The predicted values over the historical period and their residuals are provided for the AR model. The residuals are also expressed as a fraction of the predicted data. The predicted values and the residuals begin with observation 6, for this example, because the lag/difference structure of an AR(4,1) model uses the first 5 observations.
A graph of the historical and predicted values for the data series is generated by the Time Series Engine. The thin line represents the original data while the bold line represents the predicted values. Projections beyond the historical data in the graph correspond to the 10 period forecast requested in the dialog box (Figure 9).
A graph of the Impulse Response Function is also included in the forecast. The impulse response values are included in the output, but they are easier to see in the graph. A stationary model will exhibit continuously decreasing impulse responses to a 1 unit change at the outset of the period, as depicted by the graph in the AR Worksheet. The Impulse Response Function graph changes as the lags in the model are restricted out. Not shown in Figure 9 is the autocorrelation and partial autocorrelation function graphs for the AR model.
Estimating and Forecasting Vector Autoregressive (VAR) Models
Figure 10. Time Series Analysis Dialog
Box for a VAR Model.
The results of estimating and forecasting a two variable unrestricted VAR model are presented in the VAR worksheet of the DemoSimetar-Ar Workbook and in Figure 11. The Time Series Engine estimated the parameters for the VAR model using 4 lags and 1 difference with a constant, so 18 parameters are presented in the results. Various time series tests statistics for the model are presented below the parameters.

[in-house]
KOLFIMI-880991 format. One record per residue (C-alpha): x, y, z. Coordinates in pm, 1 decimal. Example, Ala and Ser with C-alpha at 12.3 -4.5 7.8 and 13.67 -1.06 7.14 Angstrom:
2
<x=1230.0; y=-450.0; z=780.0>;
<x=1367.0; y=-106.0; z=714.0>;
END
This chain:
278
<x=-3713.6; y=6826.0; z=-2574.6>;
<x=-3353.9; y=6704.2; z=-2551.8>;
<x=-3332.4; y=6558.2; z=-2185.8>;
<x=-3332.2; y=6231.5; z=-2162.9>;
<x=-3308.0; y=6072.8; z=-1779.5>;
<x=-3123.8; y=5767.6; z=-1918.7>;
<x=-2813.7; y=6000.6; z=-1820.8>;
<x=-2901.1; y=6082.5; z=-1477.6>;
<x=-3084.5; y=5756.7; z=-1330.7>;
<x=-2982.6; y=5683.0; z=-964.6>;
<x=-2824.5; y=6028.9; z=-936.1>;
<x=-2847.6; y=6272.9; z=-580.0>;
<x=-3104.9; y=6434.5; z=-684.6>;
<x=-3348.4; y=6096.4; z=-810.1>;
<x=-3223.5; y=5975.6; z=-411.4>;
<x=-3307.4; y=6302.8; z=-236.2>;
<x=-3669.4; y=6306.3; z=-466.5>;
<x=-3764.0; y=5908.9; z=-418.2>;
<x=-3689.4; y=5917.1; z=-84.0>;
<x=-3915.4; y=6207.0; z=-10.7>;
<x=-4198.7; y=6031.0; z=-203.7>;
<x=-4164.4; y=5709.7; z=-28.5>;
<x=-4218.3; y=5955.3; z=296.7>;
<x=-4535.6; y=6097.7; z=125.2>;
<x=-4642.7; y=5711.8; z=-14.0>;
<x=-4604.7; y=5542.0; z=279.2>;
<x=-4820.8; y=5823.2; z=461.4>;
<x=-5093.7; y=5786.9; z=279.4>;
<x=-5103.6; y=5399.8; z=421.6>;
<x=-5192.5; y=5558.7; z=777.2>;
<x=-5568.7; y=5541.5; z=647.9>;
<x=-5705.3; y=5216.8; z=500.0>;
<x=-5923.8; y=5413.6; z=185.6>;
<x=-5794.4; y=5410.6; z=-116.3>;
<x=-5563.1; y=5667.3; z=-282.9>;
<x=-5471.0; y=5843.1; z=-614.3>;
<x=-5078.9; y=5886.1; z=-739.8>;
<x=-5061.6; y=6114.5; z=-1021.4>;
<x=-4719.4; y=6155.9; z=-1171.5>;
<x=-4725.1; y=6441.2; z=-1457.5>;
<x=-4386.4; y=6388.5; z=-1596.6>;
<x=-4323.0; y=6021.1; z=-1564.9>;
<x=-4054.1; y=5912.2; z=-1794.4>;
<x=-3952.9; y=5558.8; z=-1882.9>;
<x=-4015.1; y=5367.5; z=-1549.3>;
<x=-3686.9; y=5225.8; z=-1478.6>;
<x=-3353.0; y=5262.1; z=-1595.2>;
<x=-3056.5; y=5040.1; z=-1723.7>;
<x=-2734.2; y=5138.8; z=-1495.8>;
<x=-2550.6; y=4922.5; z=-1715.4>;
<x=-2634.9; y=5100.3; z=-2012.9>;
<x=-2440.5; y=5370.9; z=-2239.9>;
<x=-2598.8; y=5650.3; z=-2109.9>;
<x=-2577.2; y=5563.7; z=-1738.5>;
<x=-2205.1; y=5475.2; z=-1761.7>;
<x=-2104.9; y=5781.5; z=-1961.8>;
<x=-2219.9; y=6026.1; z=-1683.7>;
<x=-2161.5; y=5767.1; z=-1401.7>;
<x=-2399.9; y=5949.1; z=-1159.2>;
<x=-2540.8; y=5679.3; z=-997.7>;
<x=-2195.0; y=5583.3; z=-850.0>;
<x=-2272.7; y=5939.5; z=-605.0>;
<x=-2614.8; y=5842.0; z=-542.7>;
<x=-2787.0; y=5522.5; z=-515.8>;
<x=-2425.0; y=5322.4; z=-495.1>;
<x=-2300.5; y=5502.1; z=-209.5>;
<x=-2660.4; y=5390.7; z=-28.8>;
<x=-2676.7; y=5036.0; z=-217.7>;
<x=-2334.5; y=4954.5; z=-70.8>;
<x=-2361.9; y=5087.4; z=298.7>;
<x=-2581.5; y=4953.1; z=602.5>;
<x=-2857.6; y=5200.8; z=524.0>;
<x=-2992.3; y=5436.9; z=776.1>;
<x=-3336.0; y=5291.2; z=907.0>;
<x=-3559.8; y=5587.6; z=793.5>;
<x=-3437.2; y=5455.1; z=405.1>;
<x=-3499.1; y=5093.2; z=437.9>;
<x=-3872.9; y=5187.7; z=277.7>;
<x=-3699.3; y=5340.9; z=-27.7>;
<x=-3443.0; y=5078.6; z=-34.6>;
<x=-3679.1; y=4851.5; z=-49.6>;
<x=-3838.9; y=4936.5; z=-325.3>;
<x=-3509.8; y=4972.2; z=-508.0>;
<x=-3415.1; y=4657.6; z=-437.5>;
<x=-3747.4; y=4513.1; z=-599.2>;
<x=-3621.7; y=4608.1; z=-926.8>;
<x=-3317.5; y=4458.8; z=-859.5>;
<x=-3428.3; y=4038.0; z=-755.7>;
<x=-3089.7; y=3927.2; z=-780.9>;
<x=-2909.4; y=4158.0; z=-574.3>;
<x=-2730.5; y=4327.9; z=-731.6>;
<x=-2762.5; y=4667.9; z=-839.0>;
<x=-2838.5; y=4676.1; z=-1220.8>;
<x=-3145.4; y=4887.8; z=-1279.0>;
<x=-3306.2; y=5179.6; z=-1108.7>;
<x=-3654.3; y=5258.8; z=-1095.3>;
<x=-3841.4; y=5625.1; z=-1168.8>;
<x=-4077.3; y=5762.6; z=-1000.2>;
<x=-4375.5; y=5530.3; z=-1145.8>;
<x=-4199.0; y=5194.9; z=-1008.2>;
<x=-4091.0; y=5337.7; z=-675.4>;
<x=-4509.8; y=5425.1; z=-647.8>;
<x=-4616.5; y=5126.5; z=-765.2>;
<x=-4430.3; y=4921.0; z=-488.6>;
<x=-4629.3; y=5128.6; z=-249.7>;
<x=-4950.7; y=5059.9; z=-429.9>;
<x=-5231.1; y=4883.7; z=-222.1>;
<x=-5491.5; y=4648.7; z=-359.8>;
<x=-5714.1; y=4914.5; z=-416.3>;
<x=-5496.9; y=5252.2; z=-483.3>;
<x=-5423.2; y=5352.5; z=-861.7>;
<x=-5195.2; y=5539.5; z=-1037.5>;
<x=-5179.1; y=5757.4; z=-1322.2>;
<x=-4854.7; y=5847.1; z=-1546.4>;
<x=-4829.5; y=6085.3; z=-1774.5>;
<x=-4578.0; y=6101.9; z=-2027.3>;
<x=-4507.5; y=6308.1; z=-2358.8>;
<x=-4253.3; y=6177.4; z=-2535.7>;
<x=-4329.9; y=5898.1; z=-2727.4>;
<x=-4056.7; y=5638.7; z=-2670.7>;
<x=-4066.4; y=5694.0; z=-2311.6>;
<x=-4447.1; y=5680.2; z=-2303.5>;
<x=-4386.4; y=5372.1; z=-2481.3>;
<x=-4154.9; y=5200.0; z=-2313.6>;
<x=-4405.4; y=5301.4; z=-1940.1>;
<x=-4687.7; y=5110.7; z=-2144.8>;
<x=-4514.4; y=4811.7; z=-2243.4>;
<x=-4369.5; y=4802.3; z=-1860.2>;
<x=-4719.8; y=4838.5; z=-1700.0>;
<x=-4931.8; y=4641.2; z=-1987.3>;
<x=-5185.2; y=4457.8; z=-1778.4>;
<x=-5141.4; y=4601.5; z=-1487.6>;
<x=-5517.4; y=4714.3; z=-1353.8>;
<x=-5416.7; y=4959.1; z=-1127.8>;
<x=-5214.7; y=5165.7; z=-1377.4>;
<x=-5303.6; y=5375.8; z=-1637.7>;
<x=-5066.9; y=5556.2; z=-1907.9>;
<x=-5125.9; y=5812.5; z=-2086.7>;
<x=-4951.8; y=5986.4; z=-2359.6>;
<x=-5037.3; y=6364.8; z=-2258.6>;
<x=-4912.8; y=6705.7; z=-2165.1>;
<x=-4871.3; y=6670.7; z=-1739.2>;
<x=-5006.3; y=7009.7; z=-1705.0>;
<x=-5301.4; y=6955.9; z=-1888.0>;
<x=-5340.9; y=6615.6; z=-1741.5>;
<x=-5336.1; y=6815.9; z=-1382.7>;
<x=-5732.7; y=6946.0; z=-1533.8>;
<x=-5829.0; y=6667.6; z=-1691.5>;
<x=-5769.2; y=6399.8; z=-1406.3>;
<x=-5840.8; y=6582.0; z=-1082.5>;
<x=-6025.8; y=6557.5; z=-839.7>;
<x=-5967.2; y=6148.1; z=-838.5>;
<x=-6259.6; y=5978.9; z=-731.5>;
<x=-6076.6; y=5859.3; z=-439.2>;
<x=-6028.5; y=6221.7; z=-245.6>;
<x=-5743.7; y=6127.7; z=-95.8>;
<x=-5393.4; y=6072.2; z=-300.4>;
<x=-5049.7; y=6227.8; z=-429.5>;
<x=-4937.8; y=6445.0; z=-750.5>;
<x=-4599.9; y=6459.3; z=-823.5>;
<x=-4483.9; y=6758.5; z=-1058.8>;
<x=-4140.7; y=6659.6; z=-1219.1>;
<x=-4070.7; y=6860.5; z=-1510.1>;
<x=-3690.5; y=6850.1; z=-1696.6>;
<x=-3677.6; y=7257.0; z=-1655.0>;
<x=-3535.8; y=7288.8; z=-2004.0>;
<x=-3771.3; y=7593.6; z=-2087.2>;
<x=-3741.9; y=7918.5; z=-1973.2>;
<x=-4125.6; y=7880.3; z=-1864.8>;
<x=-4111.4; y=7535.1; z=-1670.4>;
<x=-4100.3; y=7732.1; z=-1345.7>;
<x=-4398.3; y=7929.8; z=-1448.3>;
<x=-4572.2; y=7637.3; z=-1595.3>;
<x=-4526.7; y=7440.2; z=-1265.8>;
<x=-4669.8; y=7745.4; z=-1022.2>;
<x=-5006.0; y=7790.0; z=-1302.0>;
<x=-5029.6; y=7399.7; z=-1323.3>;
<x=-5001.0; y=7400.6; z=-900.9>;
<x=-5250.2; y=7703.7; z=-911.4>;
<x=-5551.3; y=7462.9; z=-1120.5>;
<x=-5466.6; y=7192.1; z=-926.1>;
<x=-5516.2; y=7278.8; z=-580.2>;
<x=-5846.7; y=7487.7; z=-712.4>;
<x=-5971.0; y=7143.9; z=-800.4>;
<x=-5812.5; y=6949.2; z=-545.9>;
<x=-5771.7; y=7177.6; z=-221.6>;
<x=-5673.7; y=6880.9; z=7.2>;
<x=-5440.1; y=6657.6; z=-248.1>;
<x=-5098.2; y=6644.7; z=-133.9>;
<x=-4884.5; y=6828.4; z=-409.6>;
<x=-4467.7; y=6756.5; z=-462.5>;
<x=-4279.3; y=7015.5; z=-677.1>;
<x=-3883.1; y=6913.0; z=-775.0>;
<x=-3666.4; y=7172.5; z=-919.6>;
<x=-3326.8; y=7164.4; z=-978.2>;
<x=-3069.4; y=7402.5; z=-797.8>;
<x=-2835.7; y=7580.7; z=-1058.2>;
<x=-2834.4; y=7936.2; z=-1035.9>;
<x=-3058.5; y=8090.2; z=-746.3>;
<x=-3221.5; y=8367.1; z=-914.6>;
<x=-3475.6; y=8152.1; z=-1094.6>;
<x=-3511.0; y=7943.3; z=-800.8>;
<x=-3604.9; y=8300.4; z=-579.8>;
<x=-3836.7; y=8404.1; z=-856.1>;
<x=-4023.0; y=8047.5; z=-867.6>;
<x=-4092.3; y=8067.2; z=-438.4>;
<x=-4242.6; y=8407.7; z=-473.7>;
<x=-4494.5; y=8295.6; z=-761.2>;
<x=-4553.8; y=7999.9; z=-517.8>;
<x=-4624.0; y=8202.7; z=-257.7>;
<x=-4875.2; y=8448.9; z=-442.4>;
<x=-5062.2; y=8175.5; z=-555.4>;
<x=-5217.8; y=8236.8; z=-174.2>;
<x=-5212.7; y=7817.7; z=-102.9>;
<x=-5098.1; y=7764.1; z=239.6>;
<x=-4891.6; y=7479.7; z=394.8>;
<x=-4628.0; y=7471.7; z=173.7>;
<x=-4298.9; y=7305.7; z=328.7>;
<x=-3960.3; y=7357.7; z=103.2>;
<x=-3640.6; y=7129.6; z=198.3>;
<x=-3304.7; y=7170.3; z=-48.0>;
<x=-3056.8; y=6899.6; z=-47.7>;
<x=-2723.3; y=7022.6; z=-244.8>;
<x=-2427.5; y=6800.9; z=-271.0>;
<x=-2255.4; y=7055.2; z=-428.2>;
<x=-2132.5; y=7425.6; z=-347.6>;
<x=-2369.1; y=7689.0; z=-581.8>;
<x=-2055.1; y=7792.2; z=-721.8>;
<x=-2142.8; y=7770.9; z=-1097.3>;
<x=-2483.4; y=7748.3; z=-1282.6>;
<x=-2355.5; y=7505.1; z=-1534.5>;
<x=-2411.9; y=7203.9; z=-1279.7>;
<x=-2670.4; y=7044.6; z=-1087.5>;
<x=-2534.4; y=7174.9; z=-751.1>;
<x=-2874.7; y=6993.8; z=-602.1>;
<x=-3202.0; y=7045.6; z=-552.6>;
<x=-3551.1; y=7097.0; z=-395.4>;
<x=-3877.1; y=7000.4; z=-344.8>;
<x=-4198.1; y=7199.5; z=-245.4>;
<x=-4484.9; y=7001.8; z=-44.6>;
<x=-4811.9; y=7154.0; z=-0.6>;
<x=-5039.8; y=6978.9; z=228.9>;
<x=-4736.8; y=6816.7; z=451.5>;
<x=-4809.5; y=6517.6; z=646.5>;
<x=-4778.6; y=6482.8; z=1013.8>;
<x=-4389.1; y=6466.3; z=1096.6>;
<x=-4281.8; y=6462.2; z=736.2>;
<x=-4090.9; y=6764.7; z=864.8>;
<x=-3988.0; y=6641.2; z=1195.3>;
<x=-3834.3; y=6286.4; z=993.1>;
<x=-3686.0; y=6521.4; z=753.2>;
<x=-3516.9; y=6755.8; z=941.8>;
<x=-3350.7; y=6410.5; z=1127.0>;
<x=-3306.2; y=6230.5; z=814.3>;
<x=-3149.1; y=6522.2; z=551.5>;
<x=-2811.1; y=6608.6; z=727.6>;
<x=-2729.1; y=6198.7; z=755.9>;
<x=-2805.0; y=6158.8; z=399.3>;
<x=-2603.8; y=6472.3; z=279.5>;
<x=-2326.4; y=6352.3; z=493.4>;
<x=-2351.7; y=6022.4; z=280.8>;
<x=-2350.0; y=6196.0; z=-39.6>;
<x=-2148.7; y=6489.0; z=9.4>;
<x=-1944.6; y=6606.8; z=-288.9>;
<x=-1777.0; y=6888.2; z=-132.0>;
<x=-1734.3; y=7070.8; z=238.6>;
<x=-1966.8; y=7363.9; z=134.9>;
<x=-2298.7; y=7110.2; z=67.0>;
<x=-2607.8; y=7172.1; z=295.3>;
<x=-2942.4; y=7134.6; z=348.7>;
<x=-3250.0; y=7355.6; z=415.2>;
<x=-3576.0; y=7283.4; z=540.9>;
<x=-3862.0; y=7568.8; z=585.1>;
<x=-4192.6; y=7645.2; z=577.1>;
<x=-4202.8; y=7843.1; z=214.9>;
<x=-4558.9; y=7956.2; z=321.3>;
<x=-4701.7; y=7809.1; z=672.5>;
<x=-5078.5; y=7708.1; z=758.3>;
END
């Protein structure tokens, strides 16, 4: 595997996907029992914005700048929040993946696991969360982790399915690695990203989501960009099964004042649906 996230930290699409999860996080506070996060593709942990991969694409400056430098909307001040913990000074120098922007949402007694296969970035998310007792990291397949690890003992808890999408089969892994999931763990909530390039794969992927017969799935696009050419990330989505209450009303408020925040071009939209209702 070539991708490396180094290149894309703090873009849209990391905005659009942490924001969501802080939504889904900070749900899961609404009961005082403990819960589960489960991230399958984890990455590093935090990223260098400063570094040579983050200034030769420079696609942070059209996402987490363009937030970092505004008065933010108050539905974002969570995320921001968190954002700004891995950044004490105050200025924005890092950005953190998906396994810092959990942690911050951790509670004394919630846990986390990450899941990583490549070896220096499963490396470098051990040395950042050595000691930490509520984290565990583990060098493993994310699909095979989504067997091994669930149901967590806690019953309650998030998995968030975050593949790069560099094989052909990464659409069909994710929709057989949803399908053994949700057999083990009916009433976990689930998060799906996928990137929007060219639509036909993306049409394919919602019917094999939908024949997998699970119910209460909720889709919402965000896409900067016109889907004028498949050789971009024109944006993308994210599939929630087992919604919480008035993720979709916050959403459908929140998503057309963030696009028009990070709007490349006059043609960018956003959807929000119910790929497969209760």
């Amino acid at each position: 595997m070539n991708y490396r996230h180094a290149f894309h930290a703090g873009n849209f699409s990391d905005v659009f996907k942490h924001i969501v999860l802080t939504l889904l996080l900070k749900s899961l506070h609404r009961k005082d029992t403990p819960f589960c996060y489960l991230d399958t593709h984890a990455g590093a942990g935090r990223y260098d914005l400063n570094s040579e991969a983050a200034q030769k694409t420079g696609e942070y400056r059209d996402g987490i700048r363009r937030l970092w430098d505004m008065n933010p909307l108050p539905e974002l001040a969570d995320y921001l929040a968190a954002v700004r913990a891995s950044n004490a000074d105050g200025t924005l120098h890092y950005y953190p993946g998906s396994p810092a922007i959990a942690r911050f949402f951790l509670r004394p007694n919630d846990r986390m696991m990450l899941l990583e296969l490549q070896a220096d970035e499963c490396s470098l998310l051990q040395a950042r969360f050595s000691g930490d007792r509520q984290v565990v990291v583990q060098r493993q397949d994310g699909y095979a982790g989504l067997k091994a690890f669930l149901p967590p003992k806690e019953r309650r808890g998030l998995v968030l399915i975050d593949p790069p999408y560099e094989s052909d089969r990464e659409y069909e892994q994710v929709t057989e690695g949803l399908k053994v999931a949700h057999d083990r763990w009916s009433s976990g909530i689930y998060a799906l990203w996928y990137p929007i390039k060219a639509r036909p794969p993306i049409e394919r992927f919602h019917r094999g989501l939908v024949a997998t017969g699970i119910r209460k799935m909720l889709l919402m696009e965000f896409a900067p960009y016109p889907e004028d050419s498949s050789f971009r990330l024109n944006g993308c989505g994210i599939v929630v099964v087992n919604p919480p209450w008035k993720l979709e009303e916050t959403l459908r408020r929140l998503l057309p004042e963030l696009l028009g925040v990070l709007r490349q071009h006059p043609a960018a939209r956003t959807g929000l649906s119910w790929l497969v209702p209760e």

Forecasted values for both of the data series are provided in the output section. Impulse responses for the system of variables are also provided. These impulse response values are also summarized in a graph when requested (Figure 11).
Actual and predicted values over the historical period are presented in the top chart. Numbers behind the predicted values over the historical period are provided, beginning with period 6. The forecast values have a label with the word “Pred” following the variables name. Residuals for the VAR predicted values are also included in the output.
The residuals from the historical data can be used to simulate the unexplained variability or stochastic components of the random variables. Use the residuals to estimate the standard deviation about the forecasted values. Also use the residuals to estimate the correlation matrix for correlating random values about the forecasts.